Those of us with a love of SUVs and crossovers may dream of owning something like a Mercedes-Benz GLB, but luxury vehicles are not always all they’re cracked up to be. Often, they sacrifice a lot in the areas that make the body style so desirable in an attempt to make it more like a pampered sedan or coupe. These generally include fuel economy and cargo capacity, though they normally make up for this with upscale materials and a lot more standard features.
However, when you’ve got a car full of children and their school bags and suddenly realize you need to do some grocery shopping for dinner, a surround-view camera and quad-zone automatic climate control won’t do you much good. In such situations, you’d be much better off shopping from a brand that better understands the needs of the Asian market. These priorities include an affordable MSRP, a spacious cabin, high dependability ratings, and unassailable practicality. Some of the biggest names in this segment that deliver on every front, include the:
- Kia Soul
- Mazda CX-30
- Hyundai Venue
- Honda HR-V
But, how much, exactly, do you get for you money when you purchase one of these Korean or Japanese vehicles?
Not the most aesthetically appealing car on the road, the Soul places a lot more emphasis on function that form. Its most attractive feature is definitely its low starting price. In exchange, you get compact crossover with a chunky design that lends itself to optimal levels of passenger and cargo capacity. Behind the back seat, 24.2 cubic feet of space is made available. The ability to pack taller items all the way up to the roof is also a boon, especially if you fold to the seats down to make extra room.
The base powertrain is a 147-horsepower four-cylinder engine that returns 30 mpg combined when you opt for the CVT automatic transmission. However, you can trade this power plant out for a turbocharged four-pot with 201 hp and significantly better performance without sacrifice much in terms of mileage. And while the small Kia may not have all that much in the way of driver-assistance tech, it does boast a high safety rating.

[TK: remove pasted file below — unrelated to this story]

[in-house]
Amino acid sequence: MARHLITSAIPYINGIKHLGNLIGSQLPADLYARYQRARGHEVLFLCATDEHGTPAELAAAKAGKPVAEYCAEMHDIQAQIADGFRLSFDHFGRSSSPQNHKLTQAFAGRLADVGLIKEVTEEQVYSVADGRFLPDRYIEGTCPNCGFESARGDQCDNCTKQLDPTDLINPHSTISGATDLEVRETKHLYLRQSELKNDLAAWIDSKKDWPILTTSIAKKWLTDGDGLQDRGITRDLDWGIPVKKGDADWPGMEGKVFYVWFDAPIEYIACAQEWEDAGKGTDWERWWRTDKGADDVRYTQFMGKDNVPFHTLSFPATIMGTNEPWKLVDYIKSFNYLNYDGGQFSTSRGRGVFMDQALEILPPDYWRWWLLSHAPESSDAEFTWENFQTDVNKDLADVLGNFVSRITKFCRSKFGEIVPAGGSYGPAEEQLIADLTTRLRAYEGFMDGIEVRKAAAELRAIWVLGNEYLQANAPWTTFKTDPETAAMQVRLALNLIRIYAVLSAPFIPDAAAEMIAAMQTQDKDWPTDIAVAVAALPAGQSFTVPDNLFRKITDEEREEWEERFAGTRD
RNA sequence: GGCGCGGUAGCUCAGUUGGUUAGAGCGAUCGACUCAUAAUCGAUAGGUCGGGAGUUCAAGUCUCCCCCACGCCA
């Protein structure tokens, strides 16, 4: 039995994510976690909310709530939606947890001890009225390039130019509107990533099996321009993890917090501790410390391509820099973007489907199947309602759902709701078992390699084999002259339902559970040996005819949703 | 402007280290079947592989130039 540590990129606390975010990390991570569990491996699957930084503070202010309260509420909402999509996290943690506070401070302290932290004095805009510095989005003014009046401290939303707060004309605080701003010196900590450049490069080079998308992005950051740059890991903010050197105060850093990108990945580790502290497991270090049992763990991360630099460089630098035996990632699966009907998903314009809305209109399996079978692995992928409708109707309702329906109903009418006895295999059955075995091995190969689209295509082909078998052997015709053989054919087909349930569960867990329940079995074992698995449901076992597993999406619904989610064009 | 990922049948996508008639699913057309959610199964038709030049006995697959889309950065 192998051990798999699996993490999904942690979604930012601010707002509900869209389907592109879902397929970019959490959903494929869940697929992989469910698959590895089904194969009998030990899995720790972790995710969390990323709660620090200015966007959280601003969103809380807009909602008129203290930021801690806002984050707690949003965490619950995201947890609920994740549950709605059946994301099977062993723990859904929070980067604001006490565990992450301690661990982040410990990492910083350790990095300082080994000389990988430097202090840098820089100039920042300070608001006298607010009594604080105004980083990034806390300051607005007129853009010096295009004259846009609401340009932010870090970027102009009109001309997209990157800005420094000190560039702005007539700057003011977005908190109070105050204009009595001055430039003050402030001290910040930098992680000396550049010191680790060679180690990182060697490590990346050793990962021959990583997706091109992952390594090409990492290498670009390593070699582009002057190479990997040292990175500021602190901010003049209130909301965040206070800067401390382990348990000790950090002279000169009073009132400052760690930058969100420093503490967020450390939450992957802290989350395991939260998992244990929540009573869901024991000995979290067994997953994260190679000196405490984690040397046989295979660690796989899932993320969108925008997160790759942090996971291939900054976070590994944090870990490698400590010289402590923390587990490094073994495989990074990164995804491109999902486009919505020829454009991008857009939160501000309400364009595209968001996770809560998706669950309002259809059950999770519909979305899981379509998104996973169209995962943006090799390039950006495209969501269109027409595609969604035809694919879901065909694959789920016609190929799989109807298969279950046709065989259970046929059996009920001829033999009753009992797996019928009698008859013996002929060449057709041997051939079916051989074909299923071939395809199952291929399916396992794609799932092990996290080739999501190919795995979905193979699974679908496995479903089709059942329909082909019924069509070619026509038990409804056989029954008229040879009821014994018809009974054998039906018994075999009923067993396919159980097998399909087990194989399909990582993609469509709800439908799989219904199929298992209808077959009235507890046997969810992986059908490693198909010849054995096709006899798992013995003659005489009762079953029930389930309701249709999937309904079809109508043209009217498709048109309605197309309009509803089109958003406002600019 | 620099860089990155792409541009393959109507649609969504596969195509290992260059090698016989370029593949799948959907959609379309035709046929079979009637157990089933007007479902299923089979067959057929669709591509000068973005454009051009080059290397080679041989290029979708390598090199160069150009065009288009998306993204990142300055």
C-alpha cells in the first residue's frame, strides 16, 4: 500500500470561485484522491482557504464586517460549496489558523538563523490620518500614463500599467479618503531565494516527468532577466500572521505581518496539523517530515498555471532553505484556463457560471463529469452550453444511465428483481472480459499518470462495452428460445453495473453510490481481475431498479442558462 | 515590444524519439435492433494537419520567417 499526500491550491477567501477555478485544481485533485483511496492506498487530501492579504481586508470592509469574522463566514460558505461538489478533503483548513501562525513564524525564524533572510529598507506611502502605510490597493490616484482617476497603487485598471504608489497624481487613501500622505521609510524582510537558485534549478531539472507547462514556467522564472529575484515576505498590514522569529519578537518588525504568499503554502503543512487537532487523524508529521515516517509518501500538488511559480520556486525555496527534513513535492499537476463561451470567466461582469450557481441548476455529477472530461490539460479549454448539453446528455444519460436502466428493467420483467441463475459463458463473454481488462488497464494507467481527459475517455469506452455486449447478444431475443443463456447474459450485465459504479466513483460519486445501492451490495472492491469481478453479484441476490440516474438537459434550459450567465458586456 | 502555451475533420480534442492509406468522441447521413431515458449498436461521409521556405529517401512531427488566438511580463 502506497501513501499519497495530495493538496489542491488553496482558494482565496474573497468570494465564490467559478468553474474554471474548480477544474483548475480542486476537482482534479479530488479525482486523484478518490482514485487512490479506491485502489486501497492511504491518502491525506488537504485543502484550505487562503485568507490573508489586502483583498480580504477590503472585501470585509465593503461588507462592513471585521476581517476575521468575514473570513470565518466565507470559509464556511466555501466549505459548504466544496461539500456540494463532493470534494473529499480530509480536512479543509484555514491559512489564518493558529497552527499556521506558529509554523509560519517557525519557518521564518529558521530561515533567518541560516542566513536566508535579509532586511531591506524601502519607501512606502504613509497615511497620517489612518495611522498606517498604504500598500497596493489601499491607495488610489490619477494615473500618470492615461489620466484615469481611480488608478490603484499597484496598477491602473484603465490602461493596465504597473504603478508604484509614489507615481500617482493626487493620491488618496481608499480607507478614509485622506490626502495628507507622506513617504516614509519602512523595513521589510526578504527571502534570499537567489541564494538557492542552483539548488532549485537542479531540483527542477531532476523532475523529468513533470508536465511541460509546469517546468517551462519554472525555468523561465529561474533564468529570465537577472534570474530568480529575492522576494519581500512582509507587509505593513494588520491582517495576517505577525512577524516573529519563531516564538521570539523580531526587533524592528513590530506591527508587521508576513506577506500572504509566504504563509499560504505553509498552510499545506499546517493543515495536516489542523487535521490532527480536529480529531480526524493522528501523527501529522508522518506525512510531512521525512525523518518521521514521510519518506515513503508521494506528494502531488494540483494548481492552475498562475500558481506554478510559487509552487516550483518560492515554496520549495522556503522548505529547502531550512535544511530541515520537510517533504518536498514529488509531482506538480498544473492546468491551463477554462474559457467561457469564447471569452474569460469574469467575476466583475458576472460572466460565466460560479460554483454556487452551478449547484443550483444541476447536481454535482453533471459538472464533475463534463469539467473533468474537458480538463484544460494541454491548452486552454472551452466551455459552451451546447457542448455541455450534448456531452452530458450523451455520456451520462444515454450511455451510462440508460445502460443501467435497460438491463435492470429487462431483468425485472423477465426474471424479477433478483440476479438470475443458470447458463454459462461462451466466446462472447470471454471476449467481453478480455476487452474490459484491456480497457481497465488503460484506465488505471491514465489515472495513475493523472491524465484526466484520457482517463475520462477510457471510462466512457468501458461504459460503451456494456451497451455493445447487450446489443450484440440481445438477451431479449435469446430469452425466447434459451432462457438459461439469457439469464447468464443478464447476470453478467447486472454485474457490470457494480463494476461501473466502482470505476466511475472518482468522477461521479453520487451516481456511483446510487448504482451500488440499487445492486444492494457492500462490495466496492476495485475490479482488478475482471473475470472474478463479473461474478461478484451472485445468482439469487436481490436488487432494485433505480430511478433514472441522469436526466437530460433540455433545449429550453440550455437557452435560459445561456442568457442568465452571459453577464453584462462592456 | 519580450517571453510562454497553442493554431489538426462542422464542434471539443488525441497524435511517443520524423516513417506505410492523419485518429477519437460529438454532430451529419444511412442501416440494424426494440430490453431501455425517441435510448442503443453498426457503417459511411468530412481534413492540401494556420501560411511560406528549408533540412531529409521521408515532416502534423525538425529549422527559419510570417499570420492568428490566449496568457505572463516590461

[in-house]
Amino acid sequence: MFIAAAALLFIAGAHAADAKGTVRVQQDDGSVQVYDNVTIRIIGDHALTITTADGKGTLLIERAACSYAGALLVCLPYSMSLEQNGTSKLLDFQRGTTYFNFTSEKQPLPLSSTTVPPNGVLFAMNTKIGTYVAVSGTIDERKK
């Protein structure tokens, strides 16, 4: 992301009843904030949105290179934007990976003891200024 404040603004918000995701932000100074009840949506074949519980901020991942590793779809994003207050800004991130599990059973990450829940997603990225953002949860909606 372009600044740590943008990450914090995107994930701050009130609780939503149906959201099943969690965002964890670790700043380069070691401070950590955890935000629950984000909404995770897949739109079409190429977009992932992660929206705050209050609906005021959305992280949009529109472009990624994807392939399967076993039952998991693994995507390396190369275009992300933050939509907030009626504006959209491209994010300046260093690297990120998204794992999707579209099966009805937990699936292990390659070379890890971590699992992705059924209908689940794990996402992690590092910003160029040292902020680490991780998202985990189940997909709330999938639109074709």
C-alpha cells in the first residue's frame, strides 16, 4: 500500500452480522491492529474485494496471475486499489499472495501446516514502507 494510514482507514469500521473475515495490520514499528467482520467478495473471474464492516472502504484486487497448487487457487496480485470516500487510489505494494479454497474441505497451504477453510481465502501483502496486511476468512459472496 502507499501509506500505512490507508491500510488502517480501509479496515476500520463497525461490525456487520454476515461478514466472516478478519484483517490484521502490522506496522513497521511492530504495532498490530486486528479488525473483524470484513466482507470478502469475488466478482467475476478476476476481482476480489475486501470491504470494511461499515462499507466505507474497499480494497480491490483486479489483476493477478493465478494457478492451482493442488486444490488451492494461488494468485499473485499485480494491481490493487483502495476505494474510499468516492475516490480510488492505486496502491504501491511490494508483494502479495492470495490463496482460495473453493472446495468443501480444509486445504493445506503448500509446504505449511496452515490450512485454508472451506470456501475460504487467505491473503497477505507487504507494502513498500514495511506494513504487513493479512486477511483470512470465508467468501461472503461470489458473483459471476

Slotting between the CX-3 and CX-5 this Japanese crossover supplies the best of both worlds. Thanks to its slightly larger size, it can more easily accommodate five passengers and 20.2 cubic feet of cargo. However, it is still small enough to easily maneuver around busy streets or jam itself into a packed parking lot. Its interior is also a bit more upscale than many rivals, which is not uncommon in the latest line of vehicles from Mazda.
This includes a decent list of standard features, such as an 8.8-inch touchscreen with Apple CarPlay and Android Auto, paired with an eight-speaker sound system. Standard safety tech comprises lane tracing, driver attention alert, and a rearview camera, although blind-spot monitoring and rear cross-traffic alert are just a single step up the trim ladder.
Another really cheap option, the Venue goes for a steal. It’s a little sparsely outfitted and does not offer an all-wheel-drive option, which limits its usefulness in areas where roads are a little less reliable. The four-pot under the hood is efficient, though, returning 31 mpg combined, even if driving feels as exciting as sanding a wooden table. Comfort is not too bad, considering the price, but you wouldn’t want to take any particularly long trip without plenty of breaks.
Rear-seat passengers may find legroom lacking a little, and the trunk is subpar with only 18.7 cubic feet provided. It makes up for these shortcomings with a comprehensive standard safety suite, including forward collision warning with automatic emergency braking. Even fully equipped with more advanced features like rear cross-traffic alert, blind-spot monitoring, leatherette upholstery, and heated seats, the top-tier Venue still costs less than most rivals.
One of the most popular subcompacts in the USA, the HR-V has a slightly higher starting price. However, it certainly warrants it with its comfortable ride quality and upscale materials, including available leather upholstery. The 23.2 cubic feet of trunk space is nothing to scoff at, either, growing to 57.6 cubic feet when you fold down the easy-to-use Magic Seats.
The 1.8-liter four-cylinder is paired with a CVT and can be had with either FWD or AWD, depending on your needs. However, this weak engine, combined with the height and awkwardness of the crossover mean that it doesn’t handle overly well, especially at higher speeds. Despite its relatively high starting price, it is also rather sparsely equipped, with many desirable features restricted to the pricey top-tier trims.